February Hawaiian Cultural & After Dark in the Park Events

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Hawai‘i Volcanoes National Park continues its tradition of sharing Hawaiian culture, After Dark in the Park talks, and stewardship programs during February 2019.

Visitors are encouraged to check the park’s online calendar of events, and look for program flyers posted after 9:30 a.m. on the bulletin board at Kīlauea Visitor Center.

The park is open 24 hours a day. Park programs are free, but entrance fees apply. Some programs are co-sponsored by Friends of Hawai‘i Volcanoes National Park and Hawai‘i Pacific Parks Association. Mark your calendar for these upcoming events:

NPS Volunteer Janice Wei leads a hike in Mandarin during Chinese New Year. PC: NPS Photo/Stephen Geiger.

Chinese New Year Guided Hikes – in Mandarin! Chinese-speaking visitors are invited to join National Park Service Volunteer Janice Wei on an easy two-mile roundtrip guided hike of Ha‘akulamanu (Sulphur Banks) to the edge of Kīlauea Caldera at Akanikōlea (Steaming Bluff) to celebrate the Year of the Pig! The park is a popular destination for Chinese who travel for the annual Chinese New Year holiday. Note: people with respiratory or heart issues, infants, young children and pregnant women should avoid Sulphur Banks due to high levels of naturally occurring volcanic gas. Free (entrance fees apply).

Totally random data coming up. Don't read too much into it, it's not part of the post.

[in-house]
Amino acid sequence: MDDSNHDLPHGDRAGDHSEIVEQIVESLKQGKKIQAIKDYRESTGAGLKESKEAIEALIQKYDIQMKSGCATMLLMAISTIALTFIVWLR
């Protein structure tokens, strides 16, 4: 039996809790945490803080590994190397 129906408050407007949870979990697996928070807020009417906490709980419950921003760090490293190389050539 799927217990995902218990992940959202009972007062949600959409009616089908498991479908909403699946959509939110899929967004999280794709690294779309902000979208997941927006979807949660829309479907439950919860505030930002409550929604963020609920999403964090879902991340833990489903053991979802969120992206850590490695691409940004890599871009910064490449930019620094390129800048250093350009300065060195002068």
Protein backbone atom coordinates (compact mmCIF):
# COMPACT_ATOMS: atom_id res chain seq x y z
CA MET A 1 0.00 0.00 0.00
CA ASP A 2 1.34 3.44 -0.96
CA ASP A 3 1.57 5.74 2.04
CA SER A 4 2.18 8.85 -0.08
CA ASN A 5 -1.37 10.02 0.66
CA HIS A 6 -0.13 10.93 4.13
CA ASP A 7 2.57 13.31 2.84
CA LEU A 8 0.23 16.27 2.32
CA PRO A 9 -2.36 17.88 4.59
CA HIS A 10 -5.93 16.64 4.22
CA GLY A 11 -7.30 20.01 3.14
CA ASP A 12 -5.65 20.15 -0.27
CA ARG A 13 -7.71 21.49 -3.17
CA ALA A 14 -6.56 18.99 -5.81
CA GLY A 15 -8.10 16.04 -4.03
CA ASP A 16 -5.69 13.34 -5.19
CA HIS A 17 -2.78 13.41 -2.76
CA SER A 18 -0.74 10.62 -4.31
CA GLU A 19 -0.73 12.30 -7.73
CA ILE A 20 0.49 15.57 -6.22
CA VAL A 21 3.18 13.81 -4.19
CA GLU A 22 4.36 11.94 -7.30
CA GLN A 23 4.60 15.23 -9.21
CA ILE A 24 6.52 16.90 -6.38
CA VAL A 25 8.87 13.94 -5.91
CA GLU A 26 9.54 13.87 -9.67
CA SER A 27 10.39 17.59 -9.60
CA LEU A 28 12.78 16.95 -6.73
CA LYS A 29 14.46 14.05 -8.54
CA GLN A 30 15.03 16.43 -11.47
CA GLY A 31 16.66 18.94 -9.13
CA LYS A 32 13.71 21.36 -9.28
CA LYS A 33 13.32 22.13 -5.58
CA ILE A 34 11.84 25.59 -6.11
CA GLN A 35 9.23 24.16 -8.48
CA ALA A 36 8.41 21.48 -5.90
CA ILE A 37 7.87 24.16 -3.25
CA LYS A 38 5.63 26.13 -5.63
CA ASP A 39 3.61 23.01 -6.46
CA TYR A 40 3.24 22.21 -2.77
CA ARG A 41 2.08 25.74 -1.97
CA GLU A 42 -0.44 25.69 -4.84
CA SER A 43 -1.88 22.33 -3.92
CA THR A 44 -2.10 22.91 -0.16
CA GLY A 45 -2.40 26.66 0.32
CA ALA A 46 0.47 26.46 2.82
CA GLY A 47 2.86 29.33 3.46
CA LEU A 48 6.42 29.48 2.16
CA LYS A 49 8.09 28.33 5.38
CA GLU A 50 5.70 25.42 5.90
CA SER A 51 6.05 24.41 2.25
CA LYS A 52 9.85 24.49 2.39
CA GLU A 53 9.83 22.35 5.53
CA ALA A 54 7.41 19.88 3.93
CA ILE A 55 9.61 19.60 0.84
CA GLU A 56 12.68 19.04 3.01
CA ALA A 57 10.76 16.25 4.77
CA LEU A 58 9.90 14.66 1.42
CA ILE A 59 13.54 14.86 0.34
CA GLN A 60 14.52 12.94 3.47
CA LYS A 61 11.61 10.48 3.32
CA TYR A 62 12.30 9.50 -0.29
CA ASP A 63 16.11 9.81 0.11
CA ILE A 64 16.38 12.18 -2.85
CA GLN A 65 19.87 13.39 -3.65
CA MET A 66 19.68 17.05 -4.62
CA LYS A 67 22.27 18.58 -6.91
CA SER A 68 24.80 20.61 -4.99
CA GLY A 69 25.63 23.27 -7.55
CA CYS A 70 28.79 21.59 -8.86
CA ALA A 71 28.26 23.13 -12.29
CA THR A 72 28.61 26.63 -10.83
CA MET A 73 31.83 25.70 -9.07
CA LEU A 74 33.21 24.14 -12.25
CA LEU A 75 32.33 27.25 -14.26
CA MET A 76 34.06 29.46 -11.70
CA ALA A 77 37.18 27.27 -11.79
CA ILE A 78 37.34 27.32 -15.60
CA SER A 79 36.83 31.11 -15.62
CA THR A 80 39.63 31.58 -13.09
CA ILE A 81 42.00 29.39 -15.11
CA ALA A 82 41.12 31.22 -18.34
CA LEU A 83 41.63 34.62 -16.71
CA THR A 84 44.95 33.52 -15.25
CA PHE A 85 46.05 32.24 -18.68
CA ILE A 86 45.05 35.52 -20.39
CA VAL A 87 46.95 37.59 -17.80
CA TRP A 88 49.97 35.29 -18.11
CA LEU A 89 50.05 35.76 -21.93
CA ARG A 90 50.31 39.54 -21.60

When: Wed., Feb. 5 & 6, 11 a.m. to 12:30 p.m.
Where: Meet at Kīlauea Visitor Center


Stewardship of Kīpukapuaulu. Help remove troublesome plants at Kīpukapuaulu, home to diverse native forest and understory plants. Bring clippers or pruners, sturdy gloves, a hat, and water. Wear closed-toe shoes and clothing that you don’t mind getting permanently stained from morning glory sap. Be prepared for cool and wet or hot and sunny weather. New volunteer? Contact Marilyn Nicholson for more info: [email protected].
When: Every Thursday at 9:30 a.m. (Feb. 7, 14, 21 & 28)
Where: Meet at the Kīpukapuaulu parking lot, Mauna Loa Road, off Highway 11 in the park.

Stewardship at the Summit. Volunteer to help remove invasive, non-native plant species that prevent native plants from growing in Hawai‘i Volcanoes National Park, a World Heritage Site. Wear sturdy hiking shoes and long pants. Bring a hat, raingear, day pack, snacks and water. Gloves and tools are provided. Under 18? Parental or guardian accompaniment or written consent is required. Visit the park website for additional planning details:
When: Feb. 2, 8, 15 & 23. Meet at 8:45 a.m.
Where: Meet project leaders Paul and Jane Field at Kīlauea Visitor Center on any of the above dates.

A Walk into the Past with Dr. Thomas A. Jaggar. Walk back to 1912, and meet the founder of the Hawaiian Volcano Observatory, Dr. Thomas A. Jaggar, at the edge of Kīlauea Volcano.

“Dr. Jaggar” explains his studies of Kīlauea in the early 1900s to visitors at Hawai‘i Volcanoes National Park. PC: NPS Photo/Janice Wei.